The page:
Why the 2015 team wasn’t as bad as the 4-12 free fall would suggest. Plus, the excellence of Philip Rivers, the best cornerback no one knows, and a rising star at linebacker

By Andy Benoit
August 04, 2016

1. At no point last season did the Chargers look as bad on film as they did in the standings. Despite the offensive line and receiving corps being ravaged by injuries, they still had a professional, competitive offense. Yes, it’s an offense that needs to get better. But it certainly did not need to be overhauled. Kudos to Dean Spanos for bringing back head coach Mike McCoy and quarterback Philip Rivers. He realized that the Chargers last year were just one of six teams in NFL history to lose at least eight games by seven points or less.

With Rivers at the helm, better days are ahead for the Chargers.
Todd Warshaw/Getty Images

2. With Rivers at the helm, the Chargers are capable of winning any game. Pardon the term, but he’s “elite.” He handles the full gauntlet of pre-snap responsibilities, from protections to route adjustments to full-fledged audibles. He’s willing to not just throw with unblocked defenders screaming at him, but throw downfield and with anticipation (especially outside the numbers against zone). All are marks of big, big-time quarterbacking.

3. Something else Rivers does well: He gets to his checkdown quickly. This might seem innocuous. It’s not. One of the hidden traits of shrewd quarterbacking is being able to quickly determine which routes are not open. The better you do this, the smoother you’ll be working to your checkdown. And checkdowns are a meaningful part of San Diego’s approach. In fact, they’re a large reason why Danny Woodhead led all running backs with 755 receiving yards last year.

4. San Diego’s most dangerous formation is the 3 x 1 set with the “3” being three wide receivers and the “1” being tight end Antonio Gates flexed a yard or two out. They’ll offset the running back to Gates’s side to present a second receiving threat here. This unbalanced look forces the defense to reveal its coverage (if the corner stays to Gates’s side, it’s zone; if the corners all follow wide receivers over to the other side, it’s man). It also sets up the crossing patterns, backfield releases and tight end corner routes that comprise so much of McCoy’s quick-strike offense.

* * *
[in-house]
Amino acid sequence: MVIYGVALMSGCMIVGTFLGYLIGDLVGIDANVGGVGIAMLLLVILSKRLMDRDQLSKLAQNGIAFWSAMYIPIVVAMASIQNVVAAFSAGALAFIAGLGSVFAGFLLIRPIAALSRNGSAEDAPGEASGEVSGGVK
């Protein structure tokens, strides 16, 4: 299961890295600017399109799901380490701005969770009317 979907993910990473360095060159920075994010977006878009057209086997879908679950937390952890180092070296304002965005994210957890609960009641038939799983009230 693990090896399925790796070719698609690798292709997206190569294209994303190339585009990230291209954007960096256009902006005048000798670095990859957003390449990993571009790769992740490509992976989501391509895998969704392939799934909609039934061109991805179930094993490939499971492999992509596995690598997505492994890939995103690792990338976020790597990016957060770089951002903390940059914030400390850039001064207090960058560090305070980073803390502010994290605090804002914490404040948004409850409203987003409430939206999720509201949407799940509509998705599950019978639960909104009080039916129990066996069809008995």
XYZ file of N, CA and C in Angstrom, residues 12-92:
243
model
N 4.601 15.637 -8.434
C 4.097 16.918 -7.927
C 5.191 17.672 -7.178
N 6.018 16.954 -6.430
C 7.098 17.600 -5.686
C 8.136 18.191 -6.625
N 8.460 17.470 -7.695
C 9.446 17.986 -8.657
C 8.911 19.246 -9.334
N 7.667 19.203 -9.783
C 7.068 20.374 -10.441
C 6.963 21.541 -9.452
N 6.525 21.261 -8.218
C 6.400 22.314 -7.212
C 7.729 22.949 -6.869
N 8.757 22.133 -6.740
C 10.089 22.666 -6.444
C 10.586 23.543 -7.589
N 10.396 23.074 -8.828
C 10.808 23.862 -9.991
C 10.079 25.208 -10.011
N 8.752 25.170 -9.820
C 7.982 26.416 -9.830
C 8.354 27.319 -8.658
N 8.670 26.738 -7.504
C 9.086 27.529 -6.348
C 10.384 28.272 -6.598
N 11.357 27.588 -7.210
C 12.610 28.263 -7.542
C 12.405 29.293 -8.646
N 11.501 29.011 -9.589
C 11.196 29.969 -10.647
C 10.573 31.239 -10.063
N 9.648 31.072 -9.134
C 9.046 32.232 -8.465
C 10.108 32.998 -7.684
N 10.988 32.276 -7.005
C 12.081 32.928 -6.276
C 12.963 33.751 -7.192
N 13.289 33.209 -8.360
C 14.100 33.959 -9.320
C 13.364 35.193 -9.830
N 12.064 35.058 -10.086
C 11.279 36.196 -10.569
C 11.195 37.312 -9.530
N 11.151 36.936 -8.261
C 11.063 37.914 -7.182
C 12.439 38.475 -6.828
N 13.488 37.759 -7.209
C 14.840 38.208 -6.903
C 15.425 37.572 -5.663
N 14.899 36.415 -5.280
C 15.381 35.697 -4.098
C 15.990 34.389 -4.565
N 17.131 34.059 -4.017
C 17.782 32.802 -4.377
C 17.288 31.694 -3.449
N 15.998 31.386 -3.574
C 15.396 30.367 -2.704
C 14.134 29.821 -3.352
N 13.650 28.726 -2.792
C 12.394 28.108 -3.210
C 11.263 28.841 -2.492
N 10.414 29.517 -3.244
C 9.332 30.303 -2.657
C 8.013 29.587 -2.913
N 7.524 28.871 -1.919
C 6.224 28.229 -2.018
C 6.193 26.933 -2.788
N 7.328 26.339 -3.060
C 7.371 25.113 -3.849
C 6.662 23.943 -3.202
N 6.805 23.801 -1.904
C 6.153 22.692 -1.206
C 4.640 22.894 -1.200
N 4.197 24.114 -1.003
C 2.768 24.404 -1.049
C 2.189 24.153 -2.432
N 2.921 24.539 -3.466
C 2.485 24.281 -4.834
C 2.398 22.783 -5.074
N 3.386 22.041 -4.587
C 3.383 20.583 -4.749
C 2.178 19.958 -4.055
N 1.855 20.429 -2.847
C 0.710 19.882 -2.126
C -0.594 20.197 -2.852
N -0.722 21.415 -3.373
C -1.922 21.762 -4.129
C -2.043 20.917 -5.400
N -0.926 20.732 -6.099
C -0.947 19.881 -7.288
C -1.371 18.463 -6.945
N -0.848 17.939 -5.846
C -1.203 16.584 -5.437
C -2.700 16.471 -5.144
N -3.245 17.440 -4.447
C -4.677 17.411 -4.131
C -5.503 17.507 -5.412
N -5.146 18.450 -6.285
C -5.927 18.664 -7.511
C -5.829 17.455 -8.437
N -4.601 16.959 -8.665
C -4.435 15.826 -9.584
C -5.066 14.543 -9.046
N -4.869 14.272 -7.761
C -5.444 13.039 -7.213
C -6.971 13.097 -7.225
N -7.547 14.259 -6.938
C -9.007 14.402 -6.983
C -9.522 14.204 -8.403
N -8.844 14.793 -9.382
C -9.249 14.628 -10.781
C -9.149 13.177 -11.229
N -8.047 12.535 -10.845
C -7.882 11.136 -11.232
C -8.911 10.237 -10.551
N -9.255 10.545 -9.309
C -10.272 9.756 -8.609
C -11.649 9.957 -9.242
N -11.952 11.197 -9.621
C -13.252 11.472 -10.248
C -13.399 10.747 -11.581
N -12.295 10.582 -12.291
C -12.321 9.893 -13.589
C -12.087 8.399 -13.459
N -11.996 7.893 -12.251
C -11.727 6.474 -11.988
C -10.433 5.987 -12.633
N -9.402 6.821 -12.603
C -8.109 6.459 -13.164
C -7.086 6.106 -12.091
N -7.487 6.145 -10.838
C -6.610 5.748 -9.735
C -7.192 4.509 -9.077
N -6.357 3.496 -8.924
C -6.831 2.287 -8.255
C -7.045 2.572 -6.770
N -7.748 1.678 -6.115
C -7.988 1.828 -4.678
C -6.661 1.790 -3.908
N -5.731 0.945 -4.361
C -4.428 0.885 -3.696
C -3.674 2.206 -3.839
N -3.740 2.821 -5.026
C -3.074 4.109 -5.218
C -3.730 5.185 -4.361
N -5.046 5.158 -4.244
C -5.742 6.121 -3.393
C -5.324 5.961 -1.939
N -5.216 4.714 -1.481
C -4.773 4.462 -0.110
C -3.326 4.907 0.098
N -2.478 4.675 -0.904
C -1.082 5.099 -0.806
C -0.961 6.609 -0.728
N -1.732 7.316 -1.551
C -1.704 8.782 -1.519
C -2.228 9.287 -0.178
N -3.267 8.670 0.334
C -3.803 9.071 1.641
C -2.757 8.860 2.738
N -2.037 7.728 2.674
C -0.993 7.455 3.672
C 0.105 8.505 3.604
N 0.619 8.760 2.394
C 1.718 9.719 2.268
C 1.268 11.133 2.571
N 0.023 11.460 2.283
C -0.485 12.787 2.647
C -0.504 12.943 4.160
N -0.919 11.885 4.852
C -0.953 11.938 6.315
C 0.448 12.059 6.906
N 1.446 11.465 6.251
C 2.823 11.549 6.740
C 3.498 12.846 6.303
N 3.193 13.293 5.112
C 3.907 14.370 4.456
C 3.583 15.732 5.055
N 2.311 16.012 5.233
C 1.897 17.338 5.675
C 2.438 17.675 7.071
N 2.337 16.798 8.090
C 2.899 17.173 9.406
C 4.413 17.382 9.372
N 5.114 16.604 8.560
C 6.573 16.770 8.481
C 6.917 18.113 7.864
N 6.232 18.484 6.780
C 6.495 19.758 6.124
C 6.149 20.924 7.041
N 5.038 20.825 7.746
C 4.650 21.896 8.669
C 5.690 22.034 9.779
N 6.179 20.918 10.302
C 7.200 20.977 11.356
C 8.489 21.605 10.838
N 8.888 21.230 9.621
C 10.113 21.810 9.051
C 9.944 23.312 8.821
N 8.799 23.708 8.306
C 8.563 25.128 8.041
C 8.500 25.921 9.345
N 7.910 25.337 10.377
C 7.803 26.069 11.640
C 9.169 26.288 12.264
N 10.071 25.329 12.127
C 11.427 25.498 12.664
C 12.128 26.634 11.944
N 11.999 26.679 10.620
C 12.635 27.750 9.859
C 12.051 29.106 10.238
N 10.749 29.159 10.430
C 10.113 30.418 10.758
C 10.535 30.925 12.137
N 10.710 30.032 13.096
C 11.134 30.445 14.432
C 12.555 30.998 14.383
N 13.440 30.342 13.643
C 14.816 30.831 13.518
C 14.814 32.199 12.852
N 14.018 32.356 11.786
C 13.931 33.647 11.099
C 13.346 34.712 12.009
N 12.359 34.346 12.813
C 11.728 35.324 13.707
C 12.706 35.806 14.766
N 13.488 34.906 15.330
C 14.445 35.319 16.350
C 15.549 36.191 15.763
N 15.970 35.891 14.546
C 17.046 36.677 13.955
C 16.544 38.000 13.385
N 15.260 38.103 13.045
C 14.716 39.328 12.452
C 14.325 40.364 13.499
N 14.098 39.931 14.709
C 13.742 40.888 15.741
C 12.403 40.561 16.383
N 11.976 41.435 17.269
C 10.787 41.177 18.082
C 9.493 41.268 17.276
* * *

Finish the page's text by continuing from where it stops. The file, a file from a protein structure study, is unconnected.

5. The addition of free agent slot corner Casey Hayward suggests the Chargers are preparing to play more man coverage this season. We saw glimpses of this in the second half of last season with Jason Verrett and Brandon Flowers. Verrett, in fact, traveled with opposing No. 1 wide receivers and usually won those battles. He’s the best corner that no one knows about. Like Flowers, and of course like the ex-Packer Hayward, Verrett can slide into the slot. And so you have three flexible corners who can match up anywhere on the field. The Chargers know firsthand how valuable this is; after all, they face the Broncos twice a year.

6. More man coverage will mean more blitzing. That’s defensive coordinator John Pagano’s M.O. Pagano loves deception and disguise. Last year he did not dial it up as often (or as successfully) as he usually does. I’d bet you he tries to make up for that.

7. The challenge will be employing the disguises without Eric Weddle. He was an extension of Pagano on the field. No safety of this era, save for the now-retired Troy Polamalu, has been as cagey and exaggerated in personal presnap disguise tactics as Weddle. Now he’s a Raven. In his stead is journeyman Dwight Lowery, who will team with up-and-down thumper Jahleel Addae. You can expect Pagano’s disguises to now come more from his front seven and less from his secondary. That’s okay if you’re in man coverage.


8. Last season, for the first time in his career, former first-round pick Melvin Ingram posted numbers that were commensurate with his physical abilities. It helped that Ingram was healthy for all 16 games for the first time since his rookie year. He yielded 10.5 sacks off the edge, surpassing his career total by 4.5. Ingram can be even better than this. Tremendous lateral explosiveness allows him to win one-on-one outside and also redirect back inside, including on gap-exchange designs like stunts and twists. And the Chargers have another player built for these moves on the other side: Jerry Attaochu. He’s not as dynamic as Ingram, but he’s longer and (potentially) smoother. Attaochu had six sacks himself in 2015. He’s capable of posting double digits. Just like how the Chargers can mimic the Broncos in man coverage, they can also mimic them in the pass rush by stunting their edge rushers inside as part of their blitz designs.

9. Manti Te’o has blossomed into a nice three-down NFL linebacker, something many scouts and draft analysts didn’t think he was quick or agile enough to be. Te’o is not a dynamic passing-down linebacker—he struggles against route runners who can change directions smoothly—but his improved sense for keying and diagnosing play designs allows him to stay on the field. That will be the case if the Chargers play nickel in 2016. Pagano prefers dime, but he might not have enough depth at safety for that.

10. For all his progress, Te’o will be only the second-best linebacker on this team. Last year’s second-rounder, Denzel Perryman, can be a star. Perryman plays low and with great balance, particularly in traffic. He has traits reminiscent of Jessie Tuggle, the Falcons Pro Bowler in the 90s.

Question or comment? Email us at talkback@themmqb.com.

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